, , , , , , , , ,

I always thought that a referendum would be the unfairest possible way of measuring popular support for the European Union. Those who most admire the EU would be, by definition, the least likely to take part in a democratic event such as a referendum. The EU’s supporters tend, in the main, to think that important political decisions should be privatised or contracted out to a faraway, multinational administration to deal with. They think that democracy should be inconspicuous – a kind of harmless ceremonialism – and that we should otherwise remain as politically passive as ordinary people are within the Chinese system.

So in 2016, anybody who had wanted to Brexit should have been required to physically leave their homes and go to a polling station to vote. Meanwhile, all of those who forgot to vote or who just couldn’t be bothered should have been counted as supporters of the EU. A belief in democracy would have been thus confirmed through the very act of voting.

Those who currently desire to dig up the EU and restore it to the rude health of Frankenstein’s monster have hit upon a second referendum as offering the surest animating spark. Their ploy goes something like this. There will be a ballot with three options: “crashing out” of the union without a deal; accepting whatever deal has been brokered with Michel Barnier; or remaining in the EU altogether. Naturally, Barnier will do everything in his power to ensure that the paltriest possible deal is on the ballot, with the calculation being that EU membership can be made to look sane and reasonable if it is put up against some suitably apocalyptic alternatives.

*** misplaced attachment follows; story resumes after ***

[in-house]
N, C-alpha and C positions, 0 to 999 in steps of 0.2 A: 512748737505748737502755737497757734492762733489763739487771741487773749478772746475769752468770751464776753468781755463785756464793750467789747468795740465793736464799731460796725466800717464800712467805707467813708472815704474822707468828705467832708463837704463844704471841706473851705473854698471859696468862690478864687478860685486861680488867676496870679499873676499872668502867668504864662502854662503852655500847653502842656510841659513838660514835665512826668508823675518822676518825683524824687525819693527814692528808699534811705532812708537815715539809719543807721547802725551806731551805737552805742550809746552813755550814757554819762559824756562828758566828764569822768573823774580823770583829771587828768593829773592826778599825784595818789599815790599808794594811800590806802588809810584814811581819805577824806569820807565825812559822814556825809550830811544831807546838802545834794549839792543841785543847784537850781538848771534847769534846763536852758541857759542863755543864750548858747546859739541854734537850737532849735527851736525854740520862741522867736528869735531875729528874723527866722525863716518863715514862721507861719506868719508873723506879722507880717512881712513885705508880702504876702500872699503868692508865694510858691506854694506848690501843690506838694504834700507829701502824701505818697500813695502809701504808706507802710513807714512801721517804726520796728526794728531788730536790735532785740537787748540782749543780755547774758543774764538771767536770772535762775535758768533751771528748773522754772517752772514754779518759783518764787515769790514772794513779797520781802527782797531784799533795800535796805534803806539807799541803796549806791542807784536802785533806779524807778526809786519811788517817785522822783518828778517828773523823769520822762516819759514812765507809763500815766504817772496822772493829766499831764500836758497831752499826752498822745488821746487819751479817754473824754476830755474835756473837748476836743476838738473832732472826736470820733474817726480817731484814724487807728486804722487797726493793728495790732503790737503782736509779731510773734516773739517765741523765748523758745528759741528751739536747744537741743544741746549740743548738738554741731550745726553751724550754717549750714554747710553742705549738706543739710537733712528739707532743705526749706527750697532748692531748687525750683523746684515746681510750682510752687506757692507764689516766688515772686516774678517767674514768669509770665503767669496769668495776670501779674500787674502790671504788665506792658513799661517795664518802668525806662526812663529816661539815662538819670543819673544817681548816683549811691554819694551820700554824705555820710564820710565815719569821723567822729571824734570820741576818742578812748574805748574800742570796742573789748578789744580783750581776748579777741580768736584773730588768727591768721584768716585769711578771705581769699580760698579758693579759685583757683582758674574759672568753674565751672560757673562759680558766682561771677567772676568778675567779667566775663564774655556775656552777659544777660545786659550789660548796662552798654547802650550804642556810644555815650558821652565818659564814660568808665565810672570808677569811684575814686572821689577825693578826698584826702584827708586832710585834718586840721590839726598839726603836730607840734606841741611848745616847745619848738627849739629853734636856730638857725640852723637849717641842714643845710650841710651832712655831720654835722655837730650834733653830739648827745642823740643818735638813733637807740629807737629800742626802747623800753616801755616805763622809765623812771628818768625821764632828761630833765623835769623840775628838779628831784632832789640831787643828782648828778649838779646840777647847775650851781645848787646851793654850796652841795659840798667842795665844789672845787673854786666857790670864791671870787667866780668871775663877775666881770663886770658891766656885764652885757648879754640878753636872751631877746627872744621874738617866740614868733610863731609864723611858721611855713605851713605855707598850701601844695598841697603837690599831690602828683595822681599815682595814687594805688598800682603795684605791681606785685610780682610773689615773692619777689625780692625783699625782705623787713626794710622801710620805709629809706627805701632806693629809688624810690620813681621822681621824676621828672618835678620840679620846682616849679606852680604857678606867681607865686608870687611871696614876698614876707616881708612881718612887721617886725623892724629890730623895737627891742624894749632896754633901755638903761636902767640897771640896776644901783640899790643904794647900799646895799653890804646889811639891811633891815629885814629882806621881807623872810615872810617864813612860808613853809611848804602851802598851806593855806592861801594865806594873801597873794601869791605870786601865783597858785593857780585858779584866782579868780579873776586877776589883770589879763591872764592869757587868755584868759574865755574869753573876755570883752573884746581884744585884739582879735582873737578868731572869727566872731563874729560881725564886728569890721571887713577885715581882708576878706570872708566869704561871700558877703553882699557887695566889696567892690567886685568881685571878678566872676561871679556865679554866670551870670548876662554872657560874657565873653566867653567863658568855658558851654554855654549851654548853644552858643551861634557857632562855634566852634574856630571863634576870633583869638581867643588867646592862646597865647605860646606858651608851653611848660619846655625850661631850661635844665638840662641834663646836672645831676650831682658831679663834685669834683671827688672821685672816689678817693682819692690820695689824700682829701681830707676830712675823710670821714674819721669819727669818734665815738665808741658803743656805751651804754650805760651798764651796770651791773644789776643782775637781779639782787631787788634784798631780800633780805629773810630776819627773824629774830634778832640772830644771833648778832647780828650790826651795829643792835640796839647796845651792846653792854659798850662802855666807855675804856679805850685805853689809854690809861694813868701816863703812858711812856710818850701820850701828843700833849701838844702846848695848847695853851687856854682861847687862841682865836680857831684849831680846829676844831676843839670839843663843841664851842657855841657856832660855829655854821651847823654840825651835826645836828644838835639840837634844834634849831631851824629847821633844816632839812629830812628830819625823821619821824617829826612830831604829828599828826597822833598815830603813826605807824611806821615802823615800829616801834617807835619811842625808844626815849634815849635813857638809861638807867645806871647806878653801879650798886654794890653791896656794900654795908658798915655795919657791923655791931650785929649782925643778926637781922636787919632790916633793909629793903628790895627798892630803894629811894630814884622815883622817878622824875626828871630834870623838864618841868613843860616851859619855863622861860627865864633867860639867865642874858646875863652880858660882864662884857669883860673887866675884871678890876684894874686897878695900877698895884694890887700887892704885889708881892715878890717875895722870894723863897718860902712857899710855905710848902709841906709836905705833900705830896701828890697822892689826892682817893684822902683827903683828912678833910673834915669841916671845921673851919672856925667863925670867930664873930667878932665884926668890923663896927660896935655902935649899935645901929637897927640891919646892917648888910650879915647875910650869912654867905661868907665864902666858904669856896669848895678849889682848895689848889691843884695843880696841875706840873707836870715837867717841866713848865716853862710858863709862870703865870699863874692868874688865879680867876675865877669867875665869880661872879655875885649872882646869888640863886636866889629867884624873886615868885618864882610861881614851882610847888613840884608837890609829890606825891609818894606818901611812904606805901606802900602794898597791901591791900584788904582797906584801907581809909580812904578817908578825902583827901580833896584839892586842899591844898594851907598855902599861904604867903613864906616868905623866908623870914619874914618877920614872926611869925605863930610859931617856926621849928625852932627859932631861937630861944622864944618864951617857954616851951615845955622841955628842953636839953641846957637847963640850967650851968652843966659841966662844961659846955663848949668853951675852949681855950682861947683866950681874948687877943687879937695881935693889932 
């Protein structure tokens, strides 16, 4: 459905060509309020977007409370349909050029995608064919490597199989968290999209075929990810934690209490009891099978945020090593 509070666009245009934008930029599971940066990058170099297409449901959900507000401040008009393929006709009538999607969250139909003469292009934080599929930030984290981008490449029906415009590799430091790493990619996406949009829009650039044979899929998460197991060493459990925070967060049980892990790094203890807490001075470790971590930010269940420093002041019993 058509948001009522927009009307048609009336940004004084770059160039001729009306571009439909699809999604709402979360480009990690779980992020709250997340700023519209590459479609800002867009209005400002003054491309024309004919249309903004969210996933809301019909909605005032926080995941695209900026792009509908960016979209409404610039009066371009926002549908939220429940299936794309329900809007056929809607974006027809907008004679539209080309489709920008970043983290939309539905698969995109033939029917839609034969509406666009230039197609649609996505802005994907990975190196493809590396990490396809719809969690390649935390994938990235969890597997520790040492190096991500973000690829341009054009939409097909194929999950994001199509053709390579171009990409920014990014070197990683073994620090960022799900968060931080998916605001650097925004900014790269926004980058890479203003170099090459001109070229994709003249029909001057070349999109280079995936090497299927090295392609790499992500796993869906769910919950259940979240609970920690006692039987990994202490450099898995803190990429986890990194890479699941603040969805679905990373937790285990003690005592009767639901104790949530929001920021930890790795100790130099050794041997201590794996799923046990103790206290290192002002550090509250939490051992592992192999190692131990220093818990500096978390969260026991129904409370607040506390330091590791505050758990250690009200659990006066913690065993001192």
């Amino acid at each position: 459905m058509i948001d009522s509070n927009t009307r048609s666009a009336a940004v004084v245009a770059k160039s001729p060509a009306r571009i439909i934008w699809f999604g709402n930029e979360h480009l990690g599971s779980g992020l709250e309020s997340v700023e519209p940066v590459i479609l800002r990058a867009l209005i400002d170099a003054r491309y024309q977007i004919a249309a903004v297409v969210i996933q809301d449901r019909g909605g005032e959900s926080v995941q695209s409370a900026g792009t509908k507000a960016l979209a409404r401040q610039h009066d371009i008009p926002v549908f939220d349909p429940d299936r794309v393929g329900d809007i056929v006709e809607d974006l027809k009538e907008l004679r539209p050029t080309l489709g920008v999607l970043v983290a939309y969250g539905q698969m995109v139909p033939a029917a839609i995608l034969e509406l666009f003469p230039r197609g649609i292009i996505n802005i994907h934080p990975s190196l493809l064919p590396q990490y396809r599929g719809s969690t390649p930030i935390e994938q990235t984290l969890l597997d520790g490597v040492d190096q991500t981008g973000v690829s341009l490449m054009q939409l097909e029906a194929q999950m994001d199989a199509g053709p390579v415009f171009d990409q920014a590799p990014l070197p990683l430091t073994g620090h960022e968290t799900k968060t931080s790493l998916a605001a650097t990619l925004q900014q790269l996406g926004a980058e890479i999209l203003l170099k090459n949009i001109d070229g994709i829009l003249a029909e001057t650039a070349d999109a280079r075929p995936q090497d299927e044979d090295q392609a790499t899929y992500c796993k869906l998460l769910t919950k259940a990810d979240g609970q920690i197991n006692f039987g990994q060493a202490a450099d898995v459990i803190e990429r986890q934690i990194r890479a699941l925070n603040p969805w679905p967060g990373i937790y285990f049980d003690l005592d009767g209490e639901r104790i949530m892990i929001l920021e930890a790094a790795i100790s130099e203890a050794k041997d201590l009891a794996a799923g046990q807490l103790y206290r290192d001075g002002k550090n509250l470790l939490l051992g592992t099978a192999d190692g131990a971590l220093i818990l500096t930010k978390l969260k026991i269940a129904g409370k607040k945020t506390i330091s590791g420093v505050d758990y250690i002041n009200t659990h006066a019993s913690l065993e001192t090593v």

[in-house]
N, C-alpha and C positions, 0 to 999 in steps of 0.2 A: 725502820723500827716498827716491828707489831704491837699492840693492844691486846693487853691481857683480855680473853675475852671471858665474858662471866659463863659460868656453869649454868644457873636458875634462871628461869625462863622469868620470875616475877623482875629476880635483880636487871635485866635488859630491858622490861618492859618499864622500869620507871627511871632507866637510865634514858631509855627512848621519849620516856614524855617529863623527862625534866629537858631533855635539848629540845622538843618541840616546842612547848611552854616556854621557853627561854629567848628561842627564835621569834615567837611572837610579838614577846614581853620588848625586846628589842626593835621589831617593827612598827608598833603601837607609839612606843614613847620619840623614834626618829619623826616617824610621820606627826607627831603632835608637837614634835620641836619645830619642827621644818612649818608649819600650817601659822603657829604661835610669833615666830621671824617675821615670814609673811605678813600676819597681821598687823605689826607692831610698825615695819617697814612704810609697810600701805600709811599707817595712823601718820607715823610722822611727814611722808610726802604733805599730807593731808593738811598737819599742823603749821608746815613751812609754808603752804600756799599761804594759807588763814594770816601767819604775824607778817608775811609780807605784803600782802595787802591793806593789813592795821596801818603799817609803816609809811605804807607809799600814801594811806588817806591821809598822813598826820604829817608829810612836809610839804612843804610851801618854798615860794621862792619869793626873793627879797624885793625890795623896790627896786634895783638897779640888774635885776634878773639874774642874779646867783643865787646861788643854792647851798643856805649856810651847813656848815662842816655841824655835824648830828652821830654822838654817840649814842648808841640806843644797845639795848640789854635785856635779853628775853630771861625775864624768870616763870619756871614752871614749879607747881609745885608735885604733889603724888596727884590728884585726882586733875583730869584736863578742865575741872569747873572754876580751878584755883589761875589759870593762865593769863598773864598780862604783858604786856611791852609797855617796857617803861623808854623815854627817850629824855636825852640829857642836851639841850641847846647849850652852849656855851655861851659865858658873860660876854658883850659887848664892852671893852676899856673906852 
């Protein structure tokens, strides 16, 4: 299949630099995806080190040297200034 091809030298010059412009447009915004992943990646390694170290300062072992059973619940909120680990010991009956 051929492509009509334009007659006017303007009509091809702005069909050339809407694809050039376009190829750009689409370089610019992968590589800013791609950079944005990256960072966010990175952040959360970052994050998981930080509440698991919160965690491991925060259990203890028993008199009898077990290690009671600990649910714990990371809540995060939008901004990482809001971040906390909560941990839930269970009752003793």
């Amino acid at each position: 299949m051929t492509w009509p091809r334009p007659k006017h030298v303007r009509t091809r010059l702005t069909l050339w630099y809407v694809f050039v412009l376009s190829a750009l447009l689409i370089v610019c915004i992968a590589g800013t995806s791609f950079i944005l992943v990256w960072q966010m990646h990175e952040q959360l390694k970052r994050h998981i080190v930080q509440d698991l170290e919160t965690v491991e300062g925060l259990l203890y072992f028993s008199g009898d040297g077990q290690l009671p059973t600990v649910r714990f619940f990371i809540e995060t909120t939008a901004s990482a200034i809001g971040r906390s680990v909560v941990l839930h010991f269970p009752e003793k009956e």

The weak spot in the whole stratagem is that it depends upon the voters being unfazed by this obvious manipulation. Another potential danger is that the turnout in the referendum will be so low that the EU – this beloved institution that is supposedly vital to our economic future – ends up winning with the active support of an embarrassingly tiny percentage of the population. Out in the darkness, the masses will be left stirring ominously.

In keeping with the manipulative use of language that is so characteristic of the European project (e.g. the bureaucracy is always referred to as if it is somehow “Europe”), the second referendum is being styled “a People’s Vote.” Whoever took part in the first referendum has been thus subtly dehumanised.

Yet those who are calling the loudest for a second referendum do not appear, upon inspection, to have any sincere belief in the assumptions upon which our democracy is founded or a track record of striving to implement any existing referendum results that might happen to be outstanding. Indeed, they are amazingly open in their contempt for the electorate, deeming them so foolish as to have been brainwashed by Russian bots on Twitter or by a single, particularly questionable advert on the side of a campaign bus. It seems that those who are desperate to manipulate us back into EU membership can only attribute their previous failures to somebody else’s spectral manipulations.